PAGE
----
Despite a lifetime as an avowed anti-racist, Corbyn has presided over a Labour party in which antisemitism has brewed to such dangerous levels that, when quitting the party this week, Luciana Berger, one of the most prominent Jewish Labour MPs, called the party “sickeningly institutionally racist.” Several men have been prosecuted for sending Berger antisemitic death threats over the years, but when the party found out about an assault threat last year, it told neither her nor the police. The fact that one Labour MP responded to Berger’s and others’ defection by suggesting they were funded by Israel says everything you need to know about the state of the party under Corbyn.
With the advent of Trumpism, Brexit, and #MeToo, the Anglo-American world is at a historic juncture on misogyny and xenophobia, in which the next leader of each country could either entrench existing ills or take a road of reconciliation and progress. Sanders’ and Corbyn’s permissive records on the subjects show they are in no position to do the latter.
While Sanders barely had a foreign policy in 2016, both men share an anti-imperialist worldview that can lead to troubling stances. Both have questioned their countries’ membership of NATO. Corbyn once suggested the military alliance set up to defend the West during the Cold War should “close down” and Sanders paradoxically called for it to be expanded to include Russia.
In the latest example of their distaste for interventionism, both likened international recognition of Venezuelan opposition leader Juan Guaidó as president to Cold War-era American imperialism, branding it “outside interference” (Corbyn) and “supporting coups” (Sanders). That’s despite Guaidó being backed by almost all of Latin America.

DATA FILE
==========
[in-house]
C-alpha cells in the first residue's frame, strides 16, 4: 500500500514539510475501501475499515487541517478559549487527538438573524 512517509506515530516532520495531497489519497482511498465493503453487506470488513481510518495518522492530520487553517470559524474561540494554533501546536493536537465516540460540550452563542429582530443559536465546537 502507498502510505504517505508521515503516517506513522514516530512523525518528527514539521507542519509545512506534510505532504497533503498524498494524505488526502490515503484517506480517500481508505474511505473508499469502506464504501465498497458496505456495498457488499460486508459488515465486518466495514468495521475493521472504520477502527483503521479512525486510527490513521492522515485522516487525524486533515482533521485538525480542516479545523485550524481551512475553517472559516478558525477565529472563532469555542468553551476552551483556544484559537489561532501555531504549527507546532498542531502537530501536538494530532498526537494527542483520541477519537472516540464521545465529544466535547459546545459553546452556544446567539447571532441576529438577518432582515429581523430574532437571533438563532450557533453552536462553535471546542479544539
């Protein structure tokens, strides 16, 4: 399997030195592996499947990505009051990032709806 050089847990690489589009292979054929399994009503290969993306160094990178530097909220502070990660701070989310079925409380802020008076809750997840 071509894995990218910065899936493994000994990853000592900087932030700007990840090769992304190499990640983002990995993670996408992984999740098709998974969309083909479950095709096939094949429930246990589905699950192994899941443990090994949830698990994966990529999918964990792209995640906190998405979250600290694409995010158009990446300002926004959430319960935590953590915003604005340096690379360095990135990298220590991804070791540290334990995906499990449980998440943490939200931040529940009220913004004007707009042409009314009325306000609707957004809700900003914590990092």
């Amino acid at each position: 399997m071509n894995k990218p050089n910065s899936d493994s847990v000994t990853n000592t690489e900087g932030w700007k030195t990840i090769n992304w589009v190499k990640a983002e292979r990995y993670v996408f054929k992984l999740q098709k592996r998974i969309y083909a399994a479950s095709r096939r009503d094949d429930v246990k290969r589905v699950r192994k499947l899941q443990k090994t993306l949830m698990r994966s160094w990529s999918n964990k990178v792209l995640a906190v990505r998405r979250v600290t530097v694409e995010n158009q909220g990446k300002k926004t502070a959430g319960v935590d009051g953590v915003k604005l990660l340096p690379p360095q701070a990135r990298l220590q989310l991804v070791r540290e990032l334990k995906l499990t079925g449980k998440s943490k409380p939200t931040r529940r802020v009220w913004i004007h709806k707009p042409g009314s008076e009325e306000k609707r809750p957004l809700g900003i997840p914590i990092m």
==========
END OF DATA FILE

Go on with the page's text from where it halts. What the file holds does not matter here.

Often the rejection of intervention serves as a way of avoiding taking tough decisions, allowing them to continue a career-long pattern of criticizing from the outside without offering solutions. For example, both have opposed military action in Syria. That’s an understandable position, but it’s unclear how they would actually fix the problem. In one beat, Sanders called for a US military drawdown, then added, “Assad has got to go. ISIS has got to be defeated.” How exactly will that happen? Meanwhile, Corbyn insists that “diplomacy and not bombing” is the answer. However, diplomacy has failed time and again—as to what Corbyn would do differently, we are none the wiser.
Similarly, both are queasy about free market trade agreements, but they’ve failed to articulate what they want instead aside from vague protectionism. A Brexiter at heart, Corbyn’s refusal to really throw his campaigning skills behind the Remain cause is seen as one reason they lost. It ultimately took him until Feb. 2019 to detail what he actually wanted from a Brexit deal, and some of that may not even be tenable.
As Trump himself has acknowledged, he and Sanders have rather similar views on trade. Sanders told the Daily Beast last year, “[Trump] is identifying the problem correctly but I’m not sure that his particular solution at this moment is exactly the right one.” What solution did Sanders suggest? Platitudes about “a more comprehensive approach than Trump is laying out” and calling for Congress to “begin to rethink our trade policies.”